Wednesday, May 11, 2011

Mint Condition

Few ingredients scream SPRING!! to me more than fresh peas. The thing is, there are few things in life that I hate more than shucking peas - fava beans being one of them - hence my love for the the more practical pea vines and fava leaves. Not only do they offer all of the flavor of their more popular pod stars, but they're a fraction of the cost, which translates into high class dishes at affordable prices to you.

I'll save my rare gem, fava leaves, for next week. In the meantime I want to focus on the more prevalent climber, pea vines.

Over the years I have amassed great knowledge about what flavors work best with peas, like the freshness of mint, the earthiness of caraway and the crispness of radishes. I feel that this dish expresses what could possibly be the perfect matching for all of these ingredients.

First, I wanted to make a thick puree of the pea vines by first slowly cooking the whites of spring onions and garlic in butter, and then cooking down the vines with half and half. I quickly pureed and strained it to make sure the sauce is silky smooth and set the vibrant color.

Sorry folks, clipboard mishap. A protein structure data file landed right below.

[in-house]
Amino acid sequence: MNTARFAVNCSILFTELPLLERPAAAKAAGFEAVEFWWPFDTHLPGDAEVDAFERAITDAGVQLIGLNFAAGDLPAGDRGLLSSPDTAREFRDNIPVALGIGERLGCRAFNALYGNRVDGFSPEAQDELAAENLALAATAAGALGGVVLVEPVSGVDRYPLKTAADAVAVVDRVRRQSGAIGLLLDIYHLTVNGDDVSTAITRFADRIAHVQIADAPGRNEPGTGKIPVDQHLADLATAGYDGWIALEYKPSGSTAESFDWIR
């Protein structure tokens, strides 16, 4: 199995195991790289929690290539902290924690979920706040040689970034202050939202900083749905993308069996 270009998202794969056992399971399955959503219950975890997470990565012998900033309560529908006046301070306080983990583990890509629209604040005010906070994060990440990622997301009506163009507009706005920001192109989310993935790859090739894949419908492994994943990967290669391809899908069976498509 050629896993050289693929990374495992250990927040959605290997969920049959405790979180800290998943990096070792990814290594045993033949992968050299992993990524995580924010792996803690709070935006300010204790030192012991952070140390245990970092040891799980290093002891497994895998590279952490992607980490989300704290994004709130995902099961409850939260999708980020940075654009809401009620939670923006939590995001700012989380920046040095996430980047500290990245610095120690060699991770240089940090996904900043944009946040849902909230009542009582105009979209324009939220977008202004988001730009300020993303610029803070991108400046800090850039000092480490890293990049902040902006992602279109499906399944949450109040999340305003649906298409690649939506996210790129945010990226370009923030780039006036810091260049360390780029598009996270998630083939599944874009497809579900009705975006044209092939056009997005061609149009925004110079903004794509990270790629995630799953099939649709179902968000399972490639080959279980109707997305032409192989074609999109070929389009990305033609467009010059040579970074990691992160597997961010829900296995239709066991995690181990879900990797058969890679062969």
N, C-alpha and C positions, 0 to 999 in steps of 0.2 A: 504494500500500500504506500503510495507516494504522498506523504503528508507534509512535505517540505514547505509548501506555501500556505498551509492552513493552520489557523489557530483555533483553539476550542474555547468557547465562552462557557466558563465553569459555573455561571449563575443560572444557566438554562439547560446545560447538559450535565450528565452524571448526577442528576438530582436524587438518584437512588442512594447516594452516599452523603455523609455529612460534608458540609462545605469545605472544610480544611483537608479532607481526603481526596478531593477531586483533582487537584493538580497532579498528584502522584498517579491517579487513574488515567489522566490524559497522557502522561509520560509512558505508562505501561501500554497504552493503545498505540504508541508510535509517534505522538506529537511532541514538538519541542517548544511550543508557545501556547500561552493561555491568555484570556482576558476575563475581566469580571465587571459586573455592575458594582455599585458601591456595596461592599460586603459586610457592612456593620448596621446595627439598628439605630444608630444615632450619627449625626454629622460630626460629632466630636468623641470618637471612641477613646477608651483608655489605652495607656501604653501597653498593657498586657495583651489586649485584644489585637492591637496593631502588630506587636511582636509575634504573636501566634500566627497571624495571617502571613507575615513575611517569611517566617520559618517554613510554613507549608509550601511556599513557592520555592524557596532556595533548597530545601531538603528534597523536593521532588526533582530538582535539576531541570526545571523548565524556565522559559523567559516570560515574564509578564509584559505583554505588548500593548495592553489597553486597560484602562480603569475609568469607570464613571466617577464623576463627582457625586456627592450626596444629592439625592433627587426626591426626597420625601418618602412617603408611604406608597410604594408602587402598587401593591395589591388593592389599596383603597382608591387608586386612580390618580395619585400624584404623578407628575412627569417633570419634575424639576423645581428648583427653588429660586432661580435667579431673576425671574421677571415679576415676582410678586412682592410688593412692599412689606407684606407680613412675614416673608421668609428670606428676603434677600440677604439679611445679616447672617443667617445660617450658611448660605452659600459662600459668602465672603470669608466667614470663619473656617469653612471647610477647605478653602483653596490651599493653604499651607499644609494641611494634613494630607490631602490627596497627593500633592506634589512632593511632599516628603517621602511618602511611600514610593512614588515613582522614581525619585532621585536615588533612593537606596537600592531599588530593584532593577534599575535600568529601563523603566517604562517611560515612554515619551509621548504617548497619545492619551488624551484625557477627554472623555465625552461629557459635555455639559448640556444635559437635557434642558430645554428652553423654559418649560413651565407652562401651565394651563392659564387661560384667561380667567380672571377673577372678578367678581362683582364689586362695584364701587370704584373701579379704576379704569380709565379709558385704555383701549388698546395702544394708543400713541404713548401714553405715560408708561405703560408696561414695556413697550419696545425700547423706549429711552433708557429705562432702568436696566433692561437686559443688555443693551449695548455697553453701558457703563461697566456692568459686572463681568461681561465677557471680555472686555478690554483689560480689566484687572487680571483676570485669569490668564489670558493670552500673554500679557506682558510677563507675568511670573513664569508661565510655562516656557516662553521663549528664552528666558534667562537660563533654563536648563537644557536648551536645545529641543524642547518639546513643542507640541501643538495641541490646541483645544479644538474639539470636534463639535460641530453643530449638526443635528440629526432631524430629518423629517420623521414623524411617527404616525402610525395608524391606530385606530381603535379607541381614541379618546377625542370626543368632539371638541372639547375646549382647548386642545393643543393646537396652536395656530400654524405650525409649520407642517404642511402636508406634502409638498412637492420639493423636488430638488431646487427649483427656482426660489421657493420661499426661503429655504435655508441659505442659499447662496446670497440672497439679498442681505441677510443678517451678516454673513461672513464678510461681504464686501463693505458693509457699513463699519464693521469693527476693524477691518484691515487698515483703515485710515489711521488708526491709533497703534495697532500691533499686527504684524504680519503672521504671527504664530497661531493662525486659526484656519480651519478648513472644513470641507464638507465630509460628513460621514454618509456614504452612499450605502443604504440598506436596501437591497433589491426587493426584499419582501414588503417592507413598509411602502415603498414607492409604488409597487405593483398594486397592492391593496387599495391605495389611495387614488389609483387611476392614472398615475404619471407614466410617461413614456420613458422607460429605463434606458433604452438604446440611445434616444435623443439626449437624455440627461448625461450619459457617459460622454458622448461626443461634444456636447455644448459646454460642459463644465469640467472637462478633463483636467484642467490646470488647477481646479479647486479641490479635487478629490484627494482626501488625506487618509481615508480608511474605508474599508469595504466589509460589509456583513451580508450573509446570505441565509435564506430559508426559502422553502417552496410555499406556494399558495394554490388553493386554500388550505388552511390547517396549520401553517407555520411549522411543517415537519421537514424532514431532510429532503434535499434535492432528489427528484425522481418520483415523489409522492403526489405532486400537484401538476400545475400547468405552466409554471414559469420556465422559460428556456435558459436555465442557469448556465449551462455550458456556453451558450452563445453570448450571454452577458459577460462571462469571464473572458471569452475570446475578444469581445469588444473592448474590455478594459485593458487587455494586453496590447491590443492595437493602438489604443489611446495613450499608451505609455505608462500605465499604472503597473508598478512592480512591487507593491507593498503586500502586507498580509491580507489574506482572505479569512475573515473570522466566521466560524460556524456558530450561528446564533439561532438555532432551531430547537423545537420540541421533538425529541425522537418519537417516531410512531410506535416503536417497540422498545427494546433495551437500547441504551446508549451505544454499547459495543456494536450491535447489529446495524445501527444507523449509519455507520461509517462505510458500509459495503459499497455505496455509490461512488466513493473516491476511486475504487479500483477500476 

Seafood plays well with that bright, green flavor so I chose to pan-seared scallops to match with it, though the real emphasis is on the accompanying salad that features the epitome of my pea pairings: a salad of freshly sliced and julienned radishes like English breakfast, purple and Cincinnati, that I enhanced by adding the finely chopped leaves as well. To this I also added the classic fresh mint and some crisp green apple that is all tied together with a vinaigrette of spring onions and toasted caraway seeds; the unsung hero of peas.


As I've stated before I grew up in a Louisville, Kentucky suburb, and last weekend was our big day, The Kentucky Derby.

Even though I didn't offer the staple Derby drink, the mint julep last week, I knew first-hand that it isn't the only time of the year that we drink a julep. TRUST ME!!!

So, in celebration of the "Run for the Roses" and in honor of my geographical heritage  I wanted to offer a slant on the mint julep that I like to call the Georgian Mint Julep: freshly muddled mint topped with bourbon, peach schnapps and topped with a splash of club soda. A spring cocktail that begs for better weather...

With Love,


No comments:

Post a Comment